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UC to revise long-term budget plans

By Alexia Boyarsky

Feb. 12, 2013 12:42 a.m.

Although scarcely publicized, the University of California has made a slew of changes to its budget process – which attempt to increase the transparency of how the university system is funded – over the last two years.

Prior to the budget reform, the UC budget process was convoluted and had little oversight from officials outside of the UC Office of the President, said Nathan Brostrom, executive vice president of UC business operations.

The changes aim to help each UC campus understand where its generated revenues go, and where its state funds come from, Brostrom said.

UCLA officials, however, have voiced concerns that the budget plans could adversely affect the campus. Officials have expressed discontent about these reforms, which they say have caused UCLA to lose some money in the past, and could lead to the university losing out on additional funds in the future.

Before these reforms, the UC collected revenues raised by each campus, pooled them, and used them to fund different aspects of the UC system. Last school year, the UC Office of the President began the first stage of budgetary reforms by allowing campuses to keep their own revenues, and instead collecting a small tax from these revenues.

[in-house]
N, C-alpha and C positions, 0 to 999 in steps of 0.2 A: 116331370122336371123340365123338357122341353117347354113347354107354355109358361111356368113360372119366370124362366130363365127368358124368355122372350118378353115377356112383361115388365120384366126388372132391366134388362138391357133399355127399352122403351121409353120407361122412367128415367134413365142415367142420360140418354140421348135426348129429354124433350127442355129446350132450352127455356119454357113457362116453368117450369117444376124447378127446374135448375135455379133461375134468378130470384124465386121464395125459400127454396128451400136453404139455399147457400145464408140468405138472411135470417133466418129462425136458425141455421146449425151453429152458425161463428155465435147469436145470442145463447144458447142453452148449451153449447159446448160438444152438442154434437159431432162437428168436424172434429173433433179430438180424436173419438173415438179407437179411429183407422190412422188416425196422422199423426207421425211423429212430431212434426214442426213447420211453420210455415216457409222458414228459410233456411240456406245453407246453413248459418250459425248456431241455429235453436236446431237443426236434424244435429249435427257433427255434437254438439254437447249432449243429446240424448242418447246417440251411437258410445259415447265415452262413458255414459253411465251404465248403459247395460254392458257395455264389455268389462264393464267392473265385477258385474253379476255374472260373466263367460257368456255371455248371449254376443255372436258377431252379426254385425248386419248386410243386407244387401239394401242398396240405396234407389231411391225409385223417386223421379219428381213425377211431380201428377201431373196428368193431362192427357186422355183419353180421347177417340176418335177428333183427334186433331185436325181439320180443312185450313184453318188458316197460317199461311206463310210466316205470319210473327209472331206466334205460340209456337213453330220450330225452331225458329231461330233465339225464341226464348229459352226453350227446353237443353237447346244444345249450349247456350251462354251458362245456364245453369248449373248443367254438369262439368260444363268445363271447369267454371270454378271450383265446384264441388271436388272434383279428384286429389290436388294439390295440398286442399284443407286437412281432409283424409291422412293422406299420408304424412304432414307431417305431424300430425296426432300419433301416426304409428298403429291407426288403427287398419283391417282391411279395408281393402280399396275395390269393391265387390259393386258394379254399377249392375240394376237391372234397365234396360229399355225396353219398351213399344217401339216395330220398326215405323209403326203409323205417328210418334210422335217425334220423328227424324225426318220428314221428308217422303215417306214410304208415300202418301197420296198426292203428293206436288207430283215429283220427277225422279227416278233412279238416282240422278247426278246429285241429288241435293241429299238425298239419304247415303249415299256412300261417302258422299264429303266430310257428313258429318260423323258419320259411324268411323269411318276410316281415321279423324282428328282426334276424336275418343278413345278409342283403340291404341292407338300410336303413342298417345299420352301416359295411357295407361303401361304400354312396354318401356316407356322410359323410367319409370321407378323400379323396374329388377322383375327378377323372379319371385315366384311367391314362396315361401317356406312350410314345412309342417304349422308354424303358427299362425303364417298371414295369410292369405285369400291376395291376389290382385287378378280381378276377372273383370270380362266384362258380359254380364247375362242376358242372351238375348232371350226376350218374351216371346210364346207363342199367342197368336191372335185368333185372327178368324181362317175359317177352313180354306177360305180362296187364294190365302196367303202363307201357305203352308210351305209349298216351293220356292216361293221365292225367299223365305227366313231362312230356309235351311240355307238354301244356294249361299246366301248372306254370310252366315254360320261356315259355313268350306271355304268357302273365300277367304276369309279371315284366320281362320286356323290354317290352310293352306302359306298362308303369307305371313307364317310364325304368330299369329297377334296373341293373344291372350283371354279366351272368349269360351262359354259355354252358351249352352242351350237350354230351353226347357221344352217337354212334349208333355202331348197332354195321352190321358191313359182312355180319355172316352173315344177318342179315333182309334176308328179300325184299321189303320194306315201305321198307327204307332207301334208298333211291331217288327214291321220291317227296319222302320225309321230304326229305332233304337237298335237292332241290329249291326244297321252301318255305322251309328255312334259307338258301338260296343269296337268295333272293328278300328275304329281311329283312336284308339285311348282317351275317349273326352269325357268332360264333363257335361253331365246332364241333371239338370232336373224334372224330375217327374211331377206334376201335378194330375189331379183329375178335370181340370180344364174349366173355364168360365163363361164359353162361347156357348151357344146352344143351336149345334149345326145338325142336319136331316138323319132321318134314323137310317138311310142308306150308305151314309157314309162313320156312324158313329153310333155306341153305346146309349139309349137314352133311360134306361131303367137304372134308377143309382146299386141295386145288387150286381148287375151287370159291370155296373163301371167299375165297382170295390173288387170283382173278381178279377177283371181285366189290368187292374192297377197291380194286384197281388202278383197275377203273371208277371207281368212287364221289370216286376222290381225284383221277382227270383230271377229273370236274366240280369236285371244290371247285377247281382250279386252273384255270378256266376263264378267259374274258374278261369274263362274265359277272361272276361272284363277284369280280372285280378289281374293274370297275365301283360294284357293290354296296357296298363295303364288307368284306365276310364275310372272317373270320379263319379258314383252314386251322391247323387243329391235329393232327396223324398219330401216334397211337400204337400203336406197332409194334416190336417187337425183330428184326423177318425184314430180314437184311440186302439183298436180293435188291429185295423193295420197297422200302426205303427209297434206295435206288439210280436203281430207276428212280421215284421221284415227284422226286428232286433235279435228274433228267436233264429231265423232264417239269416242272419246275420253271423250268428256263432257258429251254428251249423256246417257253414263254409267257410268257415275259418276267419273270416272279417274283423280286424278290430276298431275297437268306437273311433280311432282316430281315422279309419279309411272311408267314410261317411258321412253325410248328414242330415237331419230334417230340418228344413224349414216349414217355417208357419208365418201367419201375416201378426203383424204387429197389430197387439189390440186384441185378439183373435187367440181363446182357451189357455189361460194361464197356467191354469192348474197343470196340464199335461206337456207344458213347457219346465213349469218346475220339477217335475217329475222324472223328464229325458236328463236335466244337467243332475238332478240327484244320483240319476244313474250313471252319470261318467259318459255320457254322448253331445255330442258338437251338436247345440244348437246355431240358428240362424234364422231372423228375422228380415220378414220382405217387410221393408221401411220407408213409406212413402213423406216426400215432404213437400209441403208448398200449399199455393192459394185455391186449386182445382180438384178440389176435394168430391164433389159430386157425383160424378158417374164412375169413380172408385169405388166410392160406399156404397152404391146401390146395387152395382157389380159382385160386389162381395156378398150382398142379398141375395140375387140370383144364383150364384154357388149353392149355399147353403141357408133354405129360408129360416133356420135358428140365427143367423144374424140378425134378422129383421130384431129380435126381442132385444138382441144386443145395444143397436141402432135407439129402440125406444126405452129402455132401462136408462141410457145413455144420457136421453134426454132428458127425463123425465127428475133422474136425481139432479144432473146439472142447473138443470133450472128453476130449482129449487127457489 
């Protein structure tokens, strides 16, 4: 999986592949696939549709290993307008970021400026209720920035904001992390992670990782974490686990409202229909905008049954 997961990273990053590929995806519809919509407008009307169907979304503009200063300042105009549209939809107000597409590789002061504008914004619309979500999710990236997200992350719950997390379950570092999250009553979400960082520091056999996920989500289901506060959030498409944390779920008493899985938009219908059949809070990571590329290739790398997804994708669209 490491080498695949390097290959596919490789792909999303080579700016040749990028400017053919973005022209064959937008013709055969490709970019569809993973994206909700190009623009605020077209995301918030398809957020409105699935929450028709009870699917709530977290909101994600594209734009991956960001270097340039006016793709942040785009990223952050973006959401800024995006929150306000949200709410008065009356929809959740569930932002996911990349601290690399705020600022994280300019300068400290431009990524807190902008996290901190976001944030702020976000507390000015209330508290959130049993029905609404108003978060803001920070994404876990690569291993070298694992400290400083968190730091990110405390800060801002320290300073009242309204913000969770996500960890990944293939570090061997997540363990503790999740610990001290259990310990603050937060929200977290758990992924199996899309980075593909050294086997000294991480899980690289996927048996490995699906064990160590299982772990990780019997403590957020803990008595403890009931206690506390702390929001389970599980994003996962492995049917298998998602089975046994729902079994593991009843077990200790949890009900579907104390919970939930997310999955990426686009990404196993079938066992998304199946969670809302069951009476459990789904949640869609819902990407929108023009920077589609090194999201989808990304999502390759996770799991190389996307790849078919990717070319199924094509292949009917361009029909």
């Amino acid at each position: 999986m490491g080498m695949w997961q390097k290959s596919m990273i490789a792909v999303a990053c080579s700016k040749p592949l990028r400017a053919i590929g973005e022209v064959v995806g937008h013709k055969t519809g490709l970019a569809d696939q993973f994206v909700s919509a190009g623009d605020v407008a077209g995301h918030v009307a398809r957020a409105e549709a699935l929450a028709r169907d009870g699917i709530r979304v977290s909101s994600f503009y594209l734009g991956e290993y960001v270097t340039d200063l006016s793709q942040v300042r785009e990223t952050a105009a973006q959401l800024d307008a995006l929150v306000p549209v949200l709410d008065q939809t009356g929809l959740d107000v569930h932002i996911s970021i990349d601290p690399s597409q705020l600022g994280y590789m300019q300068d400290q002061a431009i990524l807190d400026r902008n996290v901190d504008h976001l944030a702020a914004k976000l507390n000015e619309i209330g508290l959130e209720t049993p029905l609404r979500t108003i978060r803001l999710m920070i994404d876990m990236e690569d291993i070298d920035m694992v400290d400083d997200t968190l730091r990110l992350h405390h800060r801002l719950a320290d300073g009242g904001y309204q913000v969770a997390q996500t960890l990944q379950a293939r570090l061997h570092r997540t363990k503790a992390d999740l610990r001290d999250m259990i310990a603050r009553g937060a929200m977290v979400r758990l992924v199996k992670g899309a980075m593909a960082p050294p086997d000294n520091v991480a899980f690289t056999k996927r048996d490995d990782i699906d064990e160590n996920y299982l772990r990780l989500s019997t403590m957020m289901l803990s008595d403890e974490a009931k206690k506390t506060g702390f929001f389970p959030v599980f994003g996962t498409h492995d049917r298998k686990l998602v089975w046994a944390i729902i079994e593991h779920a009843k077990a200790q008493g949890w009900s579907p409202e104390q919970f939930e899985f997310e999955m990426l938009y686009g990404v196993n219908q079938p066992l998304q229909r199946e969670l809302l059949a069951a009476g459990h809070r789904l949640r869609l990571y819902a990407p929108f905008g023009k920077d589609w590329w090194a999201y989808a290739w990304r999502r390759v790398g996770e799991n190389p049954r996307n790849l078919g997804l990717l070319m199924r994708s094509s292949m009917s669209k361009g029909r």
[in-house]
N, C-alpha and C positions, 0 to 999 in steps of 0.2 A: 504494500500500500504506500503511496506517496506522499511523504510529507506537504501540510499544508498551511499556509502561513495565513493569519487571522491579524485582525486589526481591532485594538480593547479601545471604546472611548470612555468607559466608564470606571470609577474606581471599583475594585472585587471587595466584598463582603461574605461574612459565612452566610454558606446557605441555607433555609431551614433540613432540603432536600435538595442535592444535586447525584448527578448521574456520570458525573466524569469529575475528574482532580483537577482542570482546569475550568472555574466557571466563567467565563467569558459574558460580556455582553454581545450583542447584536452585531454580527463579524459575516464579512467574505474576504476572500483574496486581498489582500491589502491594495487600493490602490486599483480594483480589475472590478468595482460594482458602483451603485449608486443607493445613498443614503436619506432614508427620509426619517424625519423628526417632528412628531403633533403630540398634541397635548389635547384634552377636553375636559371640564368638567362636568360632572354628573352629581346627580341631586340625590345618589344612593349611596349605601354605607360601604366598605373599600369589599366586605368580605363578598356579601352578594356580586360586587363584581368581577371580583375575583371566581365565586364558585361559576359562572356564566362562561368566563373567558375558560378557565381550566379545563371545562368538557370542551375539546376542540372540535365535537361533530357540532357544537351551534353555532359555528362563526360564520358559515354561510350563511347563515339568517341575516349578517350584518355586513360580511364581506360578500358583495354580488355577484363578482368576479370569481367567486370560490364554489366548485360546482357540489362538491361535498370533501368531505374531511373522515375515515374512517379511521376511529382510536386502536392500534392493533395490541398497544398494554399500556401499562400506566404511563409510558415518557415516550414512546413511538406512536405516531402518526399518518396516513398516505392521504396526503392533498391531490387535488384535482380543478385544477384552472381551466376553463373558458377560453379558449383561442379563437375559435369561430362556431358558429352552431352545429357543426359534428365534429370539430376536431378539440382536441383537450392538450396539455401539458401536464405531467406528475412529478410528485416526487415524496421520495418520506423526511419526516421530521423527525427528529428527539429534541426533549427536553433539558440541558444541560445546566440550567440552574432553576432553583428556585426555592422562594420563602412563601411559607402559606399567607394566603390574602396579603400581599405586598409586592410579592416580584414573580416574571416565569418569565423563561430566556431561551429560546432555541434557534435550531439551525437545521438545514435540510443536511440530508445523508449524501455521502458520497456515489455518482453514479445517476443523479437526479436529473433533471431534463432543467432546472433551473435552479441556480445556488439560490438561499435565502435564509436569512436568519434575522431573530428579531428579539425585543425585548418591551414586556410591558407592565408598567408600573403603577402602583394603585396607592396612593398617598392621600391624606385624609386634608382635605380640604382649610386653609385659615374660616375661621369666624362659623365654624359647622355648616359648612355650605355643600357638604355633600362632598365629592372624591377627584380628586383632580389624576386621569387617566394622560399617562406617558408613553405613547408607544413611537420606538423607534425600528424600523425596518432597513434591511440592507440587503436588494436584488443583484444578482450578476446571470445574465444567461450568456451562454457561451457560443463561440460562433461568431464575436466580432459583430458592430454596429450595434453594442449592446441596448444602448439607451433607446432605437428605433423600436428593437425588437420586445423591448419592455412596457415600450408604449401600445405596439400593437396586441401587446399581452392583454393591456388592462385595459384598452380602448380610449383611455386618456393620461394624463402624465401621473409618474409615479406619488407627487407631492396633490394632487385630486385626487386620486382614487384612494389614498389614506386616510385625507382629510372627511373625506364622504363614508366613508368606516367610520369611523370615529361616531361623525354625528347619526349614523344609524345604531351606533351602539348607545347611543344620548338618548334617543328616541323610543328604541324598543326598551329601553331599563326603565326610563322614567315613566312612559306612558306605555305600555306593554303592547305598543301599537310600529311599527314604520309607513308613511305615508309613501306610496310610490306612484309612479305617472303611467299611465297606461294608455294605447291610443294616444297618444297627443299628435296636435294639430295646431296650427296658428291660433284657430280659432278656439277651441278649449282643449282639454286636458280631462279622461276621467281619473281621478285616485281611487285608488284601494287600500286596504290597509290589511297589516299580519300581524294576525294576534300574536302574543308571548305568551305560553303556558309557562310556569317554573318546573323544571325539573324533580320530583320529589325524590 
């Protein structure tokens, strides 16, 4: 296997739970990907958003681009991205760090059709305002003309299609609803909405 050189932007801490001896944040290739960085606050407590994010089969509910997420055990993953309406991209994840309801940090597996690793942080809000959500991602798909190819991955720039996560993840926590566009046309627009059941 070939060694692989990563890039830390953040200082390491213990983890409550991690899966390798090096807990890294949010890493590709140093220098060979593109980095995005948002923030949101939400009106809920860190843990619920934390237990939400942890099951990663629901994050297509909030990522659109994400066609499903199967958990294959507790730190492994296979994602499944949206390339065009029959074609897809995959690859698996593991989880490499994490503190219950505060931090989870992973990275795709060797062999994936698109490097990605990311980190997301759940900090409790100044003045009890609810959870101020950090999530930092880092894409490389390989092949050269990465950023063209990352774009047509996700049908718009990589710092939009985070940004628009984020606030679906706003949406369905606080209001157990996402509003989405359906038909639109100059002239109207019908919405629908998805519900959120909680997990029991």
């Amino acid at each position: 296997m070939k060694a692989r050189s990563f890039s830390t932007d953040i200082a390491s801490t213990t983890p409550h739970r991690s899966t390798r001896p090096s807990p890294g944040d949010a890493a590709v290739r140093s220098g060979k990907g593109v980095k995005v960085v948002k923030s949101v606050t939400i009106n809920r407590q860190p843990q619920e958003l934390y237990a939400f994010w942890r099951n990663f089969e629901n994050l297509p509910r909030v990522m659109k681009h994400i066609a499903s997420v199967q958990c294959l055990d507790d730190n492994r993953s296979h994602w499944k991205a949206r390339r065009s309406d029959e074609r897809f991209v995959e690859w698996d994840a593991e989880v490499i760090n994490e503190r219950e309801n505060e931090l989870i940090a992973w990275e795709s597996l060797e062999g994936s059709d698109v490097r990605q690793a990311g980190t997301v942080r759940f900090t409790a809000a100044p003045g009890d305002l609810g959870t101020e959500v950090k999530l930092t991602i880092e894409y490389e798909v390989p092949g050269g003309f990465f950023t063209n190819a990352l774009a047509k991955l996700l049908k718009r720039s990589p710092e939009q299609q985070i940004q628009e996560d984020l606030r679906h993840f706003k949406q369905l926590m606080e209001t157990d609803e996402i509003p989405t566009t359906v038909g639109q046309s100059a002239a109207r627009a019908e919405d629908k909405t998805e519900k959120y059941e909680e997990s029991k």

This new “funding streams” model is intended to push each campus to pursue more innovative means of funding, with the knowledge that any funds that they raise will go back to their campus, Brostrom said.

Particularly in a time of budget restrictions on the UC, this step was important for incentivizing campuses to generate more revenue, he said.

But UCLA officials said the UC’s funding streams initiative caused UCLA to lose some money the year it was instituted.

While funding streams streamlined how campuses keep their revenue, the next reform deals with how state funds are allocated to each campus.

Under the rebenching plan – which the UC started implementing this school year – the amount of state funds that is allocated to each campus will be tied to student enrollment numbers.

This new formula makes the system both easier to understand and fairer, as campuses know how their state funds are allocated, said Jean-Bernard Minster, chair of the UC committee on planning and budget.

UCLA officials, however, have expressed concerns that rebenching will negatively affect UCLA, which currently receives the most state funds per student. Officials have estimated that the campus will lose out on about $50 million additional state funds because of the rebenching plan, said Phil Hampton, a UCLA spokesman.

To facilitate rebenching, the UC is also working on setting enrollment targets to determine how state funds are allocated to campuses. These targets will help the UC to more clearly plan how their budget will be allocated in the future, Brostrom said.

“Overall, the (UC budget) reforms provide more transparency and more ownership of the budget to the campuses,” he said.

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Alexia Boyarsky
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